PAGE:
Cynoglossum officinale


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Related to Cynoglossum officinale: Euphorbia esula, Taeniatherum caput-medusae
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Noun1.Cynoglossum officinale - biennial shrub of Europe and western Asia having coarse tongue-shaped leaves and dark reddish-purple flowersCynoglossum officinale - biennial shrub of Europe and western Asia having coarse tongue-shaped leaves and dark reddish-purple flowers
herb, herbaceous plant - a plant lacking a permanent woody stem; many are flowering garden plants or potherbs; some having medicinal properties; some are pests
Cynoglossum, genus Cynoglossum - a large genus of tall rough herbs belonging to the family Boraginaceae
References in periodicals archive ?
Entre las plantas mas conocidas por su toxicidad que contienen estos alcaloides se pueden citar: Senecio sp (Asteraceae), Echium sp, Amsinckia sp, Cynoglossum officinale (Boraginaceae) y Crotalaria sp (Fabaceae) (25) .
Other invasive or weedy plants included Bromus arvensis, Bromus inermis, Cynoglossum officinale, Dianthus armeria, Leucanthemum vulgare, Poa bulbosa, Potentilla recta, Rumex acetosella, Tragopogon dubius, and Ventenata dubia.
0.3 [+ or -] 0.0 acuminata Cynoglossum officinale Delphinium spp.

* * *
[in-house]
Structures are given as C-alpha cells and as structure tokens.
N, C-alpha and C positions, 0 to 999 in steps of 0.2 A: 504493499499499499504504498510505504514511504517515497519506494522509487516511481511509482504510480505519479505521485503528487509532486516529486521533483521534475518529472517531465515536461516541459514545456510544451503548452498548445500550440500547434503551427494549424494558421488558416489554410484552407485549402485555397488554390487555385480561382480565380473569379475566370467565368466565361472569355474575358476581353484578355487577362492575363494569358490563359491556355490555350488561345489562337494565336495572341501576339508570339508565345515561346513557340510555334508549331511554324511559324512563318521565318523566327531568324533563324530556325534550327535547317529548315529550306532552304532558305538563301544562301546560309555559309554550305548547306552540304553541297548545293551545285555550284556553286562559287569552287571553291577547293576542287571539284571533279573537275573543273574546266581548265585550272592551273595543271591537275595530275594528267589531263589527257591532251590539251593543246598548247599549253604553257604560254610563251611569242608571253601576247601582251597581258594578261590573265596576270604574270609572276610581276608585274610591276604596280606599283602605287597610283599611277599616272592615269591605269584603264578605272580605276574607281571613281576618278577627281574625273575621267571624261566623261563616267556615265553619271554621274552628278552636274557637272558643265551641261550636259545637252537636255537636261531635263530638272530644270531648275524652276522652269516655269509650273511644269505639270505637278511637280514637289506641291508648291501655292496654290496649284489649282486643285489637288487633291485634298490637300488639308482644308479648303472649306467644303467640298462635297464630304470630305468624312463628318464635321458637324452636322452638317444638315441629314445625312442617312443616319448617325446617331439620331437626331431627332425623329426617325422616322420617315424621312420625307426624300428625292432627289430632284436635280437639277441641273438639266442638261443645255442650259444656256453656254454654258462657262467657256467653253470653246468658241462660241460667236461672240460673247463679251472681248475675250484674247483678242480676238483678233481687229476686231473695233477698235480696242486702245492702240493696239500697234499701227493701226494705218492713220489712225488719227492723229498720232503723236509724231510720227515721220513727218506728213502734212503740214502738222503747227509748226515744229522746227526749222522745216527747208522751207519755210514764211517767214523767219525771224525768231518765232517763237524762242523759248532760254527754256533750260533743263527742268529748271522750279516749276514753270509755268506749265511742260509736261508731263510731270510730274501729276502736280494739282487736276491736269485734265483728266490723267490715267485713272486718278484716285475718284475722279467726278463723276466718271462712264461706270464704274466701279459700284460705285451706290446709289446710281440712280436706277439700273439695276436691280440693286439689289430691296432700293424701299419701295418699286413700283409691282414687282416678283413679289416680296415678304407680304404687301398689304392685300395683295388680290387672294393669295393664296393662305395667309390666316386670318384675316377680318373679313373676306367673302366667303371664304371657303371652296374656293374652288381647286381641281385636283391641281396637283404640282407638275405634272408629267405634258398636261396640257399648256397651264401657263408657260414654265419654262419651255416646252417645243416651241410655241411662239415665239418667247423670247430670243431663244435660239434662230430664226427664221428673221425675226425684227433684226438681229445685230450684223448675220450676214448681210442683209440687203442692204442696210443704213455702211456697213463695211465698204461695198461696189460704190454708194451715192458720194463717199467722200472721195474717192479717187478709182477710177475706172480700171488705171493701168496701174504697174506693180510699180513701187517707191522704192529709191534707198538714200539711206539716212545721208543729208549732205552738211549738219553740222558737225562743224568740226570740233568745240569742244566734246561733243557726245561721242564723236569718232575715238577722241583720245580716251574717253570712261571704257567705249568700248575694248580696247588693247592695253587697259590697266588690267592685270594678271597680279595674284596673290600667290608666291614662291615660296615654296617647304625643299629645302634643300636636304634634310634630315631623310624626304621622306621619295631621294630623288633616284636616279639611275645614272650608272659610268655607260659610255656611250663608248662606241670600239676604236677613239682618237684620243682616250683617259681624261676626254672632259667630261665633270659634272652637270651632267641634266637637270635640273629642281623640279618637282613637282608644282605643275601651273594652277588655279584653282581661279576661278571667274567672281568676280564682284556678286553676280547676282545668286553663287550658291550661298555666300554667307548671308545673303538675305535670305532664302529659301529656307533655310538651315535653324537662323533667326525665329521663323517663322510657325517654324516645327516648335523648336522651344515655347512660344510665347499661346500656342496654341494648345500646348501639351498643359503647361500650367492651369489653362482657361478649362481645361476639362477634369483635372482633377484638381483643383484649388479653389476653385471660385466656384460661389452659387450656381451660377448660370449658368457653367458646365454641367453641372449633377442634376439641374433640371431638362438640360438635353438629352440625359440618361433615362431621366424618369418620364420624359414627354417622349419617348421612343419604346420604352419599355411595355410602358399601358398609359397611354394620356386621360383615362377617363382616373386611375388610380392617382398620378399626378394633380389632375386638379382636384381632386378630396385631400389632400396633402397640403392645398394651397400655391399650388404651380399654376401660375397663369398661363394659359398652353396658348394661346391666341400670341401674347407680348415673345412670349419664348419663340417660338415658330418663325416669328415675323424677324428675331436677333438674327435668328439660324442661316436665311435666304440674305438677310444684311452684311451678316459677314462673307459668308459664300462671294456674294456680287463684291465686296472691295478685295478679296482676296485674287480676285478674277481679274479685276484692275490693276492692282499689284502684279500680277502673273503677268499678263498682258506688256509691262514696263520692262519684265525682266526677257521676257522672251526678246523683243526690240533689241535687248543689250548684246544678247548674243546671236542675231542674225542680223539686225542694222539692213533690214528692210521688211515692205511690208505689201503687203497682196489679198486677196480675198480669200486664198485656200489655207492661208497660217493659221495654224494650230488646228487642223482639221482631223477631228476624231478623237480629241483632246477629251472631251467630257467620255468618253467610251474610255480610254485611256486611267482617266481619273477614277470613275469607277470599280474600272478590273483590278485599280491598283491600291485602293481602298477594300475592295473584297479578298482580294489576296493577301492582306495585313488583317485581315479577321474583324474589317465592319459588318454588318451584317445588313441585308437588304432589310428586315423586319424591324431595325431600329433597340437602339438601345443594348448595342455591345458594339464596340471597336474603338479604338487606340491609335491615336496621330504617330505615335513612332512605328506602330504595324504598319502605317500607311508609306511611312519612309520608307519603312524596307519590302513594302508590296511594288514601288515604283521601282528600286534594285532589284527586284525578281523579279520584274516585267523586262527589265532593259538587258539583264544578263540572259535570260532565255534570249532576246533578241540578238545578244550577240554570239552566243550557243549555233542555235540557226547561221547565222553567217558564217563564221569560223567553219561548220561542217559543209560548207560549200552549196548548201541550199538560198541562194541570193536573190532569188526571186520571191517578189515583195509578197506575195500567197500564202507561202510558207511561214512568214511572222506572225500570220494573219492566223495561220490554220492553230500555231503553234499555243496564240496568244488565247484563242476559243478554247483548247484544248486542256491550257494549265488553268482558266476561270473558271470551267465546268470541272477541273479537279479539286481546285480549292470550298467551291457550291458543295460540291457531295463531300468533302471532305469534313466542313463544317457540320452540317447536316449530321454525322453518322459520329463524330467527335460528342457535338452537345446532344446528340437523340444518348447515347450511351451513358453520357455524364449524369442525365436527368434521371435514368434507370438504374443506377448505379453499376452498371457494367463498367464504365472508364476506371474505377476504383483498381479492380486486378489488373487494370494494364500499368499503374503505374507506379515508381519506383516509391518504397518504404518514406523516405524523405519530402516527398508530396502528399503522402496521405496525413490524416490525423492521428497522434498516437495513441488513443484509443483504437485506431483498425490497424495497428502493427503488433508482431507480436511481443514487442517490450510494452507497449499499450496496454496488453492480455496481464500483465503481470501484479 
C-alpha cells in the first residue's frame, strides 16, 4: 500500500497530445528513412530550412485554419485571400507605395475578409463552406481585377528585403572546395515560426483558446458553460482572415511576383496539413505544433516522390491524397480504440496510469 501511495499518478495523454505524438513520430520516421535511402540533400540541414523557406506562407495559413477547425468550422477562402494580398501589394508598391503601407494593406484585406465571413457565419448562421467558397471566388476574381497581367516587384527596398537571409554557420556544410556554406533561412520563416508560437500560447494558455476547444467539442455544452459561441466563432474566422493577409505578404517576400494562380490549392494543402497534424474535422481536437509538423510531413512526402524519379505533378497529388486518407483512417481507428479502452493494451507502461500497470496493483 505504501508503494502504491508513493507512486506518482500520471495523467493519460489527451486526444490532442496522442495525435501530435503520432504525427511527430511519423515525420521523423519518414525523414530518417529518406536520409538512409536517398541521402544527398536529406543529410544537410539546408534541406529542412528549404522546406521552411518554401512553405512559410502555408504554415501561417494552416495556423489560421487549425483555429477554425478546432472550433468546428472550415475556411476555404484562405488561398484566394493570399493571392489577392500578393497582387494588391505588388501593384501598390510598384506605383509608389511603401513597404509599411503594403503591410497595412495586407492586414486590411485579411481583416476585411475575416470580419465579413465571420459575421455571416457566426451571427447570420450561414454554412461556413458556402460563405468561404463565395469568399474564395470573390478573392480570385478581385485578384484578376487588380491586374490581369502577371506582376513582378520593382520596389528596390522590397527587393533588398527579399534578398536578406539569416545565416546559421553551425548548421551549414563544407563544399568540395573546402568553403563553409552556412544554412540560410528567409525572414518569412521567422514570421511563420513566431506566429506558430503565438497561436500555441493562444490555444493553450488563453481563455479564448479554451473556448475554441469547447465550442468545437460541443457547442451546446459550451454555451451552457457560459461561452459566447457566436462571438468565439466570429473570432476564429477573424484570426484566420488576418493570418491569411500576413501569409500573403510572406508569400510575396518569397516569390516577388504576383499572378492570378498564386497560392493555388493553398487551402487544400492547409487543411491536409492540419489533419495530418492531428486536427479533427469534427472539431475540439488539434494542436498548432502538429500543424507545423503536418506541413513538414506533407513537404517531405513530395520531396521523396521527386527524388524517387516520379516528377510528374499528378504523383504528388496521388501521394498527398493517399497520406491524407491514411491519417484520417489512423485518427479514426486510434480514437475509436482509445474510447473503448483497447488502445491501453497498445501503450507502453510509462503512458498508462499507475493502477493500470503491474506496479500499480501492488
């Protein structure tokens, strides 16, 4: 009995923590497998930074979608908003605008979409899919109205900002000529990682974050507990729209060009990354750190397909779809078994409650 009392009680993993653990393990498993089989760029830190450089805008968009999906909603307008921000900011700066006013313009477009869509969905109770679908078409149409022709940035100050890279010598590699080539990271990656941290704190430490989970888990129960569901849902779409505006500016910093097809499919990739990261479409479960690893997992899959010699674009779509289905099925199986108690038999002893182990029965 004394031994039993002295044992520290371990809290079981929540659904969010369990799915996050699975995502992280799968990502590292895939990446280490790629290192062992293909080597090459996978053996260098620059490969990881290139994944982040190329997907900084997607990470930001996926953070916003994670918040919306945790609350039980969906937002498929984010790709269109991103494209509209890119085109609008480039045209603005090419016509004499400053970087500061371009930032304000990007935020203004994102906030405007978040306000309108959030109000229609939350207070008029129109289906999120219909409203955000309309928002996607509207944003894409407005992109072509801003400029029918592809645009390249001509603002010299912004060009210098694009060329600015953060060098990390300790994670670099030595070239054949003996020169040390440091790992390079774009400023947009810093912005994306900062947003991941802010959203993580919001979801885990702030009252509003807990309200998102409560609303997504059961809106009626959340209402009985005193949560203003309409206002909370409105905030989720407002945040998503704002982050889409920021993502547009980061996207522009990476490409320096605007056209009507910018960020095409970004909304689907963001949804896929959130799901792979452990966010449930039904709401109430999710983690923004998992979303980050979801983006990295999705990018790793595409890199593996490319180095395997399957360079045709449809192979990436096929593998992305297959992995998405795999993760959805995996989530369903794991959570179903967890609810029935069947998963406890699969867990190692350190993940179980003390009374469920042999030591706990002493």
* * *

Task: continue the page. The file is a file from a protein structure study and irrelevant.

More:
In this paper we will use field and laboratory measurements on threshold size for flowering, survival, and growth rate collected for the facultative biennial herb Cynoglossum officinale in different habitats to (1) test the predictions from general life history theory that size at maturity should increase with increasing survival rate and/or size-dependent growth rate, and (2) compare the quantitative predictions from the three existing models by using the field data collected in different habitats.
We studied two populations of Cynoglossum officinale, at Meijendel in the Netherlands and Holkham in England.
The ecology of Cynoglossum officinale in Holkham was studied in 1973-1976 by Boorman and Fuller (1984).
We elaborated Inequality 3 further to fit the life history of Cynoglossum officinale by including the size-dependent functions for survival and growth from the moment the state is fixed (early winter) to the moment of flowering (spring).
Cynoglossum officinale thrives in places where rabbit grazing is heavy (Boorman and Fuller 1984).
In the case of Cynoglossum officinale presented here, populations are either declining (Meijendel) or strongly increasing (Holkham), as shown by the results of model A and C, and this may explain why the predictions deviate from observed threshold size values for [R.sub.0]-based models.